The name “Richard Gallagher” may be familiar to some readers. Gallagher is the editor of The Scientist, and last year, somewhat naively suggested that the evolution/creation “debate” was actually a good thing (you can find the text of his editorial at this site). Both PZ and Jason Rosenhouse took him to task for the editorial (and Gallagher replied, and PZ shot back). The next month, New Scientist then published a number of letters responding to the editorial, and Gallagher also wrote a reply (republished here by the Discovery Institute). Gallagher ended that piece with this quote:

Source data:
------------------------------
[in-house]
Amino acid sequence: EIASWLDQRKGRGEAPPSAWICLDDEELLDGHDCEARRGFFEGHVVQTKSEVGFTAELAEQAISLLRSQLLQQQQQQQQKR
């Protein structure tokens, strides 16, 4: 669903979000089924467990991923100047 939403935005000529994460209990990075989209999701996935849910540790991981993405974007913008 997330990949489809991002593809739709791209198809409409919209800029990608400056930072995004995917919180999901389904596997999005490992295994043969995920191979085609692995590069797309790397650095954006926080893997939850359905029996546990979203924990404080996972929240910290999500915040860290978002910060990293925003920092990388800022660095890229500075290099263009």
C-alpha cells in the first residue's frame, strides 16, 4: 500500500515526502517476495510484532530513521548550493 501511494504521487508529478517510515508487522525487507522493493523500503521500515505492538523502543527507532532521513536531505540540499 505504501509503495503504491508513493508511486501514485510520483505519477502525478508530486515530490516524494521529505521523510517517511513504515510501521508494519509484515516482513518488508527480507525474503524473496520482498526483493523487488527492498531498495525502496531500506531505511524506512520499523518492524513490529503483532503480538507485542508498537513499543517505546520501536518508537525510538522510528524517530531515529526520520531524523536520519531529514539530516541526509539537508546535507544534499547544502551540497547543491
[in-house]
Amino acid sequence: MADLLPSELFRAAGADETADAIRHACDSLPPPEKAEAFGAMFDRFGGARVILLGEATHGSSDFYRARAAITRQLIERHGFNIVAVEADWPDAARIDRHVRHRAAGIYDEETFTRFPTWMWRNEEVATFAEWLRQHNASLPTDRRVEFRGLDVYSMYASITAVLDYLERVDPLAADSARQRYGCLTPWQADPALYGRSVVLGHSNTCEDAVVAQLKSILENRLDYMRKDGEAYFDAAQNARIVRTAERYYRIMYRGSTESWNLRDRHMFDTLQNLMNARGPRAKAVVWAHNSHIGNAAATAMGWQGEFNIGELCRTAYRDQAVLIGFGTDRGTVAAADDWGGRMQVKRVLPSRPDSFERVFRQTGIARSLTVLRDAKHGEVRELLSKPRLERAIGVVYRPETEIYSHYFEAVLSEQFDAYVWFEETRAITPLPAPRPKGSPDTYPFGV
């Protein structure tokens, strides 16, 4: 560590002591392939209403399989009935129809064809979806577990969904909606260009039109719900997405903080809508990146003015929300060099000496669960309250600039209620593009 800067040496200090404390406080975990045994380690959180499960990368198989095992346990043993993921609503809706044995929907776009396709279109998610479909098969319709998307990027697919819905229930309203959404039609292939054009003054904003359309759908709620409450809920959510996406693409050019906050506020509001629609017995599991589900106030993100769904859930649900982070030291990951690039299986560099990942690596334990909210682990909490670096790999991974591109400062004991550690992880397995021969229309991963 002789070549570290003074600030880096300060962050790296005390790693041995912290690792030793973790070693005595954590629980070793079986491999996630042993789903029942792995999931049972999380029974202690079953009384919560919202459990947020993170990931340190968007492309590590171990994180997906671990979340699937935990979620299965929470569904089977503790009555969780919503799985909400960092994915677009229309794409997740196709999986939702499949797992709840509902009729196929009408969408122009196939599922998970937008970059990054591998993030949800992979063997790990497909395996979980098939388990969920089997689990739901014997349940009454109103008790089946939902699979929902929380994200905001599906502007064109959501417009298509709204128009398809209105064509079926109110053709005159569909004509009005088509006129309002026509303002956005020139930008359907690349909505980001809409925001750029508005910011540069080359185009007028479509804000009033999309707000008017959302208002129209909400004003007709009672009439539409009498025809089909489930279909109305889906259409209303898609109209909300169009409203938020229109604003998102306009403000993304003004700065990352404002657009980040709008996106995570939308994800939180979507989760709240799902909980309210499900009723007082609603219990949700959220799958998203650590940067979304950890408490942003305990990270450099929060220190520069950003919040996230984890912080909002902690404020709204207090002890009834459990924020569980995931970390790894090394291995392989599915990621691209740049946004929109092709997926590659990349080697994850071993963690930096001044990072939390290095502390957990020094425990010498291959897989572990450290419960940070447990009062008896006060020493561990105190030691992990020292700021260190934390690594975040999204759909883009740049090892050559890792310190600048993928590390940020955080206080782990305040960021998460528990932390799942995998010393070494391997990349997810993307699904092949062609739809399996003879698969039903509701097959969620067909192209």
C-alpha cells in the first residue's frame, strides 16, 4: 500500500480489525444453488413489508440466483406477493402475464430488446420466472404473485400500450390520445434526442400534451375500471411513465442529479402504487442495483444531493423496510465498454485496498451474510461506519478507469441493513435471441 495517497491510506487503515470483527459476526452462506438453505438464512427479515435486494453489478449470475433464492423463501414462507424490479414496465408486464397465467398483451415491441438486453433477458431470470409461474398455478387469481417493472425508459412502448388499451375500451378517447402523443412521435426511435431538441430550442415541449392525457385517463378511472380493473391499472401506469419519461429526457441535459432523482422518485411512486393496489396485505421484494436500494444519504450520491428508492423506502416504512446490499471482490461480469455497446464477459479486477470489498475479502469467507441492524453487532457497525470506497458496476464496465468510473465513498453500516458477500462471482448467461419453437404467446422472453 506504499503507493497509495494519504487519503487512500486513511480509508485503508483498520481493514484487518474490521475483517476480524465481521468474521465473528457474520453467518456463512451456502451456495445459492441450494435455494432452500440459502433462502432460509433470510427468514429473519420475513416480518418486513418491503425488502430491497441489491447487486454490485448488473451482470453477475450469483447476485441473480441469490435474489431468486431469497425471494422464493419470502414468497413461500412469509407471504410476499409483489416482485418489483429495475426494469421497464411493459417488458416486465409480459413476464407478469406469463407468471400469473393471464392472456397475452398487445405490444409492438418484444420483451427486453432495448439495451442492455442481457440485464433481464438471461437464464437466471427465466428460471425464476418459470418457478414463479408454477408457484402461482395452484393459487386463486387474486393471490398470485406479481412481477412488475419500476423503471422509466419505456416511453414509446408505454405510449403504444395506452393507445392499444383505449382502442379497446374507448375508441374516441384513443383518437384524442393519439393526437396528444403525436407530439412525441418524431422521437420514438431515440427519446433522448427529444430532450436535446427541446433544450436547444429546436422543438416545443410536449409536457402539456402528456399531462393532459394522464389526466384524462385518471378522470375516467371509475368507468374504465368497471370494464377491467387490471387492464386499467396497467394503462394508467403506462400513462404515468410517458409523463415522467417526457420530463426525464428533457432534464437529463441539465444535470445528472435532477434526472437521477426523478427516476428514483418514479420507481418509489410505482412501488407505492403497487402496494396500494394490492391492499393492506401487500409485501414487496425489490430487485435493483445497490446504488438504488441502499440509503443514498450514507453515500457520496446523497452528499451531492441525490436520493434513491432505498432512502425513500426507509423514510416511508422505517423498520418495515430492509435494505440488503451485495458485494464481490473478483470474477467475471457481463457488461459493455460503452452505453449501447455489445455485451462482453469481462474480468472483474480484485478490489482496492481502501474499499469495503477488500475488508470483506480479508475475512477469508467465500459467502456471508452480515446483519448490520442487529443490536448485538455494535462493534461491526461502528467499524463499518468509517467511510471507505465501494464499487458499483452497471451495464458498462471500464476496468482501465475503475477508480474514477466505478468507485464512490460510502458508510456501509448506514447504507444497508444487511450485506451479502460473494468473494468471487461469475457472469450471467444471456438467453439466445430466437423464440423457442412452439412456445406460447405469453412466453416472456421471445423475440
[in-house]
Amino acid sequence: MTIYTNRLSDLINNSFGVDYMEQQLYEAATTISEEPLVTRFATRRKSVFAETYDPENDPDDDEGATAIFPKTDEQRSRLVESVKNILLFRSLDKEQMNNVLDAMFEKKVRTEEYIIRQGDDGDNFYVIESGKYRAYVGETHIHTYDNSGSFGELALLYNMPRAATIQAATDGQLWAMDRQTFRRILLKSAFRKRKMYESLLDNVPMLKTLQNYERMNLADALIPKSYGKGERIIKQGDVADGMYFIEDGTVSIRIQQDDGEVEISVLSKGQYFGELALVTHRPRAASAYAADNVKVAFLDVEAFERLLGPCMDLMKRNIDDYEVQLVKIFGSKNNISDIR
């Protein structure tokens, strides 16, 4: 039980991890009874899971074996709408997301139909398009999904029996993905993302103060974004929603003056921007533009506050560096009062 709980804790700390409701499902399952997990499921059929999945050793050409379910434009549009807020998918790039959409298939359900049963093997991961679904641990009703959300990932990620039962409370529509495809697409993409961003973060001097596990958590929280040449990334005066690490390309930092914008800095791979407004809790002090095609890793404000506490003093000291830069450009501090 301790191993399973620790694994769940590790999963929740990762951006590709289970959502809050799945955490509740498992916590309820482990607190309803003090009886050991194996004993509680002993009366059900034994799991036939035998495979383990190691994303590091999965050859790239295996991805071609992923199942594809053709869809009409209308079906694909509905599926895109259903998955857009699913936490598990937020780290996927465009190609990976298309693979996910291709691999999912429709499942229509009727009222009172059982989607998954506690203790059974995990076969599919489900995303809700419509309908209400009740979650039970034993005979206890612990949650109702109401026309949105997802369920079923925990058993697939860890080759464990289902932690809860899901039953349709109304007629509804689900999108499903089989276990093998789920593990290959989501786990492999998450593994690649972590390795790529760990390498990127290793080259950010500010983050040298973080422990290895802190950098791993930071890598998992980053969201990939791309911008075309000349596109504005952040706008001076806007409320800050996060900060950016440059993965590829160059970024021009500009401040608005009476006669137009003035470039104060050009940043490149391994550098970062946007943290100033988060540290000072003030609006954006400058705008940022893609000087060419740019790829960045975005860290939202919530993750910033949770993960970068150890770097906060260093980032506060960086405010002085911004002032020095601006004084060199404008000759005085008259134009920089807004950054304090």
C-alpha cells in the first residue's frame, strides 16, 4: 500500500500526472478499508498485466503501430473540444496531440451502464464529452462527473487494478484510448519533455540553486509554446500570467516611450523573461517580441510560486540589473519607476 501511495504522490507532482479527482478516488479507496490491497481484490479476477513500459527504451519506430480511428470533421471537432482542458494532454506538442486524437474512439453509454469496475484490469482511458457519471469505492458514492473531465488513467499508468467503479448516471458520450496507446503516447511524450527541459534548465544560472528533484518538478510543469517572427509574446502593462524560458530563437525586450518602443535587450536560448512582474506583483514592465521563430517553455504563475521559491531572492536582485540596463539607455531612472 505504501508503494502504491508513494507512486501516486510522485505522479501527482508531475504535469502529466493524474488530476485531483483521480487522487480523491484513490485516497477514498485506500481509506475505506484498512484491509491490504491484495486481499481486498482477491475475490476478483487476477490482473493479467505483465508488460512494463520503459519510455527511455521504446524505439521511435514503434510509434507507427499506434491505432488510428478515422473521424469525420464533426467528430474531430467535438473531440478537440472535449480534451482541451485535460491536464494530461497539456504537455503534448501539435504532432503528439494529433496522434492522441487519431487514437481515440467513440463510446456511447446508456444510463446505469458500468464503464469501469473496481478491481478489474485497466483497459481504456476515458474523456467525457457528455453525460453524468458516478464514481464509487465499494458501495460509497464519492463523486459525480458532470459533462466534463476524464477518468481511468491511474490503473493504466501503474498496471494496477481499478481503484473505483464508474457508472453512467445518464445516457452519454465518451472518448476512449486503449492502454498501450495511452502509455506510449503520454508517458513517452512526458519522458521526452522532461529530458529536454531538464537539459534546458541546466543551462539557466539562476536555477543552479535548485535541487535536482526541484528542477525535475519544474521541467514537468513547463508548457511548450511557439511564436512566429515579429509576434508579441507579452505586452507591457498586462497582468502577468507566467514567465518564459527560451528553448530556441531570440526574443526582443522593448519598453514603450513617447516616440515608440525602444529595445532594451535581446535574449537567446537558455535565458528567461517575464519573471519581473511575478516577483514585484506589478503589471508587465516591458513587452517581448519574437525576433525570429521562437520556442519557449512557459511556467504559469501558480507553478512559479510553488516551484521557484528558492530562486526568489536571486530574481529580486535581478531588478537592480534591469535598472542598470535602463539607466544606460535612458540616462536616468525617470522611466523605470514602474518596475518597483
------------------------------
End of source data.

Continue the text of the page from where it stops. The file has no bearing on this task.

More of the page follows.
Critical thinking has no place in science class? Really? That bodes incredibly poorly for the future of science teaching. We’re shelving our best weapon against intelligent design, and I find it incredibly sad that scientists who support evolution so strongly would have us shield growing young minds from the “dangers” of critical thinking.
If that’s not dogma, I don’t know what is.
…which of course doesn’t really address the arguments PZ and Jason had put forth–no one wants to “shield minds” from critical thinking at all.
So, of course it’s a bit depressing to see an editor of a life science magazine make strawman mischaracterizations of his fellow scientists who approach the issue differently (and, perhaps, have spent a bit more time in the trenches than Gallagher has). But Gallagher’s editorial in the July issue (“Zealots for Science”) makes me think that, maybe, hopefully, he’s starting to get it.
(Continued at Aetiology)